Long Live The King

The King River in autumn colours.

I love the King River. I have fished it on and off for many many years. The tailwater section below Lake William Hovell is a good fishery, but for me it is probably the most enigmatic trout fishery I visit. Good in some years and seemingly devoid of any life in others.

To some extent, I have worked out it’s quirks, best time of the year to fish it and preferred flows. But as it happens, I haven’t fished the King for trout for a few years, opting for more reliable streams.

However, recently I’ve fished the mid reaches of the King for Murray cod, with some success. Earlier this year, in high summer, whilst casting 6 inch flies for cod, I polaroided a nice trout. My friend, just upstream from me, also spotted a trout. We were somewhat surprised, as this is not typically where we would fish for trout on the King in midsummer.

Then yesterday, a friend and I decided to fish for the day, but where? This time of the year is right on the edge: trout can be all but shut down, and a challenge to catch. We decided on the King. Being a tailwater, we thought the river may have been somewhat buffered from recent floods, and from the cold weather and snow we have also experienced. And of course those two trout we spotted in January stuck in my mind. Curiosity got the better of us and we had to give it a go.

A typical King River run.

We arrived at the river around midday, blessed by a mild sunny autumn day. The King Valley looked stunning. The river was running hard and had a slight tinge of colour to it. I immediately thought,  double nymph rig – two nymphs fished under a wool indicator. The nymphs: a size 12 gold bead head pheasant tail followed by a small Cadillac, had enough weight and flash to get down, and hopefully win some attention from a trout or two.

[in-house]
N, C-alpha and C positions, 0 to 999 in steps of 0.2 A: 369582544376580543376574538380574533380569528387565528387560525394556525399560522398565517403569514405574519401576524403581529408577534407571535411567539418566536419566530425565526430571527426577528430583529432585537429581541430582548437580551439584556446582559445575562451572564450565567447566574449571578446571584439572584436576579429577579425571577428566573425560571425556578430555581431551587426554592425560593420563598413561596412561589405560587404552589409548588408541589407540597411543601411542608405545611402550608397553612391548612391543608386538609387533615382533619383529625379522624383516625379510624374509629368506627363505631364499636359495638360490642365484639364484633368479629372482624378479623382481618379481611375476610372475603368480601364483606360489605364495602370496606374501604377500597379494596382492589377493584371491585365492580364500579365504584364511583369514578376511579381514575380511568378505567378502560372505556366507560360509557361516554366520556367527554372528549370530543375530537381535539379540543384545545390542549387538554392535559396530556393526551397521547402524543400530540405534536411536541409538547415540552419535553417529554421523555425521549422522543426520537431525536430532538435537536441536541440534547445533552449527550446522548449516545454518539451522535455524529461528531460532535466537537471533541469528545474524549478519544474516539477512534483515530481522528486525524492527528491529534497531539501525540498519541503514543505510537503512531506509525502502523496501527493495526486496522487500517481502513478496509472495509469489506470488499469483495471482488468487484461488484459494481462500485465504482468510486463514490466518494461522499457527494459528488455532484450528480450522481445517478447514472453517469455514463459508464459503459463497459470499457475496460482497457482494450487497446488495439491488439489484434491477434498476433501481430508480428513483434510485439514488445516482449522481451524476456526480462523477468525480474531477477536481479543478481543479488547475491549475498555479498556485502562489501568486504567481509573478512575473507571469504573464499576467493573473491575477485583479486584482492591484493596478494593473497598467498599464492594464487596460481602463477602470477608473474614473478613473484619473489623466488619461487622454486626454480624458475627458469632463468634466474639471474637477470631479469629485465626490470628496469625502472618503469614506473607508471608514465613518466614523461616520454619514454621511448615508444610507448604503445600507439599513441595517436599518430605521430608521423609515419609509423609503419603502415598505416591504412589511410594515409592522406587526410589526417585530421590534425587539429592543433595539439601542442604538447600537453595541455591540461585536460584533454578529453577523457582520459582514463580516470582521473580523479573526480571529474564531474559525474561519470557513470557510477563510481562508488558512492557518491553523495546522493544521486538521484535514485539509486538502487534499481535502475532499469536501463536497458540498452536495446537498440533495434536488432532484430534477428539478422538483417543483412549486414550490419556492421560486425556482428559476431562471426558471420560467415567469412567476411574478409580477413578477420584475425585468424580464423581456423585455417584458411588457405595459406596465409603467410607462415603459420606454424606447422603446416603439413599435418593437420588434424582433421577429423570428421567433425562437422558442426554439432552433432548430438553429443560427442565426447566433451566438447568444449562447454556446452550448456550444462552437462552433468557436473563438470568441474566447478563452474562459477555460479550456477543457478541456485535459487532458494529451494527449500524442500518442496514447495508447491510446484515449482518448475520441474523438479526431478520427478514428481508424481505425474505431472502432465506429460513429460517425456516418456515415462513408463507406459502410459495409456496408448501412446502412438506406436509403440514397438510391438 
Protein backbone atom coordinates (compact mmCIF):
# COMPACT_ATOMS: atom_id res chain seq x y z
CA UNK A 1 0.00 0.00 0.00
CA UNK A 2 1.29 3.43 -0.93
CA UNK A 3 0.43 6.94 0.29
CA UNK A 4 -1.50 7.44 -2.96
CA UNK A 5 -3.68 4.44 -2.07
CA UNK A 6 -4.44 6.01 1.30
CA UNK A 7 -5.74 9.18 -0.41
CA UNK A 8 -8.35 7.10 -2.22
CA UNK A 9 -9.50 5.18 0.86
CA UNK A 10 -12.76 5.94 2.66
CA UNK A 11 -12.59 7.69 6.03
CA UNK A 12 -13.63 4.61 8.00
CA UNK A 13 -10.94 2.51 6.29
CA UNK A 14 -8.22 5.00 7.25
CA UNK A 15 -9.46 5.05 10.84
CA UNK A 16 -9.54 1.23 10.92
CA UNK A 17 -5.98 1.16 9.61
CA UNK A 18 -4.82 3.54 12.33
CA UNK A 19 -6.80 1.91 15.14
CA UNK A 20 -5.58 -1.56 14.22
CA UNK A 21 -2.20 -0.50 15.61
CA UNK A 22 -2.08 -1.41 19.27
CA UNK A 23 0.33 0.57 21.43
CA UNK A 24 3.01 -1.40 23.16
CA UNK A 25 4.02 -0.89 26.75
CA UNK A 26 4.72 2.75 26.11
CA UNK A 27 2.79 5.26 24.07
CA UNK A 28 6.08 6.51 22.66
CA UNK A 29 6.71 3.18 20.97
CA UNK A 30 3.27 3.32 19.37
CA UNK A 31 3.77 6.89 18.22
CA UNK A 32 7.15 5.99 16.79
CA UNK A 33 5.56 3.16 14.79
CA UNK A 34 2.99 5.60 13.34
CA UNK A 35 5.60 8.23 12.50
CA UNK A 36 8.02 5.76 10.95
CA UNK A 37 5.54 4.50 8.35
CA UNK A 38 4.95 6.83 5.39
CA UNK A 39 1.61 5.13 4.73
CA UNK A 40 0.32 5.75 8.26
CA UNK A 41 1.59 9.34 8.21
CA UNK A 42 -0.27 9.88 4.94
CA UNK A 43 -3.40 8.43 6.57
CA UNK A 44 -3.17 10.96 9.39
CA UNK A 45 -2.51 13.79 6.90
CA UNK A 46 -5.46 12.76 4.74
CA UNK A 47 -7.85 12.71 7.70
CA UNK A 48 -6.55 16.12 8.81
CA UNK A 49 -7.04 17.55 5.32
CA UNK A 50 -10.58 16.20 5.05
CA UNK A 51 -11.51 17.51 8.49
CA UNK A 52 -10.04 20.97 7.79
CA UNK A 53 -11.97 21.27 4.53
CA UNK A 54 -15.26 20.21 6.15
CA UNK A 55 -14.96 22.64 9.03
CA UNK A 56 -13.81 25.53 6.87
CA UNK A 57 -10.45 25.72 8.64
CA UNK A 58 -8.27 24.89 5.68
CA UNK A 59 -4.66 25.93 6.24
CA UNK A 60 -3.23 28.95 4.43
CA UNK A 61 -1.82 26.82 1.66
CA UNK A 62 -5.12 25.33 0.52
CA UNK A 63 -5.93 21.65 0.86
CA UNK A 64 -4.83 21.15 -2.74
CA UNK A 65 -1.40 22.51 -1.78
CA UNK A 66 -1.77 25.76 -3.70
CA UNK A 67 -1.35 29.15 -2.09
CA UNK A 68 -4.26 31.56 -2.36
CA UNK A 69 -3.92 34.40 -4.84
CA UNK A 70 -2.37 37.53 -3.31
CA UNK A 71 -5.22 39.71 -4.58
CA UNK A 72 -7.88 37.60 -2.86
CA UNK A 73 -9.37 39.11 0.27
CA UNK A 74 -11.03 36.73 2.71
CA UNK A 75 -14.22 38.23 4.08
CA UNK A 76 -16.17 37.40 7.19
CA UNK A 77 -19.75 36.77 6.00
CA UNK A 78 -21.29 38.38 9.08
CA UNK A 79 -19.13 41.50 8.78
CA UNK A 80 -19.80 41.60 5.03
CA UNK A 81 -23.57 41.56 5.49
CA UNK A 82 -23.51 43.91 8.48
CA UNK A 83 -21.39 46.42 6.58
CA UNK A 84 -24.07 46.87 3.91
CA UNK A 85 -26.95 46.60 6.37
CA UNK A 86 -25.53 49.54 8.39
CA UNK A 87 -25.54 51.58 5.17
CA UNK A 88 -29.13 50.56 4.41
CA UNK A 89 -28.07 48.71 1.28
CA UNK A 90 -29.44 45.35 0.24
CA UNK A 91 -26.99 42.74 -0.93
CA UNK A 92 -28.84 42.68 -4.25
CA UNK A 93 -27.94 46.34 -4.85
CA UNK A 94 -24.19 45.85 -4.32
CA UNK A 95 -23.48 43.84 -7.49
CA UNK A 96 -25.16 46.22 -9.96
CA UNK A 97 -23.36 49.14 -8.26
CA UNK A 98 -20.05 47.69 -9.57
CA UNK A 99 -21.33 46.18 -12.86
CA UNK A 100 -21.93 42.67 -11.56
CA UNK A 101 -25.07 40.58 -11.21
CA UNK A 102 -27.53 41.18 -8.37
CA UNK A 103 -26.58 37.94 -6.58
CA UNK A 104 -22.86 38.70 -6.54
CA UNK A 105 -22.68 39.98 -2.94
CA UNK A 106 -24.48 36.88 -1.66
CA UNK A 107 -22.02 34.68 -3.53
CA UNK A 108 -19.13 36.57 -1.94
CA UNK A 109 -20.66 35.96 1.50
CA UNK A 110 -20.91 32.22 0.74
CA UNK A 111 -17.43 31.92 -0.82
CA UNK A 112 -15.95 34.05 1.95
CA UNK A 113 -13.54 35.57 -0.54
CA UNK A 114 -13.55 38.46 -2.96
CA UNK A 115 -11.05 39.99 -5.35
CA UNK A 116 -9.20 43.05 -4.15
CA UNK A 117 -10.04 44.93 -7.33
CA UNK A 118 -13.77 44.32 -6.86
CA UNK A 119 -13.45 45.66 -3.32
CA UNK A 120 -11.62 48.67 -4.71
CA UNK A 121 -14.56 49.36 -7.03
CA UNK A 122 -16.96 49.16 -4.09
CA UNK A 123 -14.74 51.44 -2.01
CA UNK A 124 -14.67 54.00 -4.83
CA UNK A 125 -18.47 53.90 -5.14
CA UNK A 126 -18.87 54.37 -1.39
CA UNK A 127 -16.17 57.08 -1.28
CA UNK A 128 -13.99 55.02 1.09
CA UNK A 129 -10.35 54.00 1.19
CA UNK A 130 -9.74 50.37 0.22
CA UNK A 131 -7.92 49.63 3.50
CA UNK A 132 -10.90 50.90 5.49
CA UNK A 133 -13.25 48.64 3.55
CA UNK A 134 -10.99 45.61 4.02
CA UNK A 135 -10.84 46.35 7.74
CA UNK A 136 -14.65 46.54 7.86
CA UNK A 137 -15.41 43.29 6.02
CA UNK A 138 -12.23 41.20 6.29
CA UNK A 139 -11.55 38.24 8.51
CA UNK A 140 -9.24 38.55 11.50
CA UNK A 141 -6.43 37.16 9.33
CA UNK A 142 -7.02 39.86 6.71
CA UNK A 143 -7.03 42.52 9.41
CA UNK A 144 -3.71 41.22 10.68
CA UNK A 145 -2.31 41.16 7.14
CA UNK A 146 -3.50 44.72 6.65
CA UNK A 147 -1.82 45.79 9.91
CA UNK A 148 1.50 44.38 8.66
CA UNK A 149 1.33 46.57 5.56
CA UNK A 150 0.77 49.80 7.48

We only fished for a few hours,  diligently searching perfectly-formed runs and in particular, the quieter water off the main flow, which is where the trout seemed to comfortably sit.

King River brown.

The action wasn’t spectacular but I managed to catch two beautiful King River browns. My friend also had some good takes and was unlucky and not to convert his chances.

For me, a good trout from the King River is worth 10 from other, less complex waters. The trout I landed yesterday are my most satisfying of the whole season; albeit a season interrupted.

Well, there are a few weeks left before the season closes. If conditions are right, I will gladly get back in my car for what is a 7 hour round trip, just to spend a few more hours on this beautiful north-east Victorian River.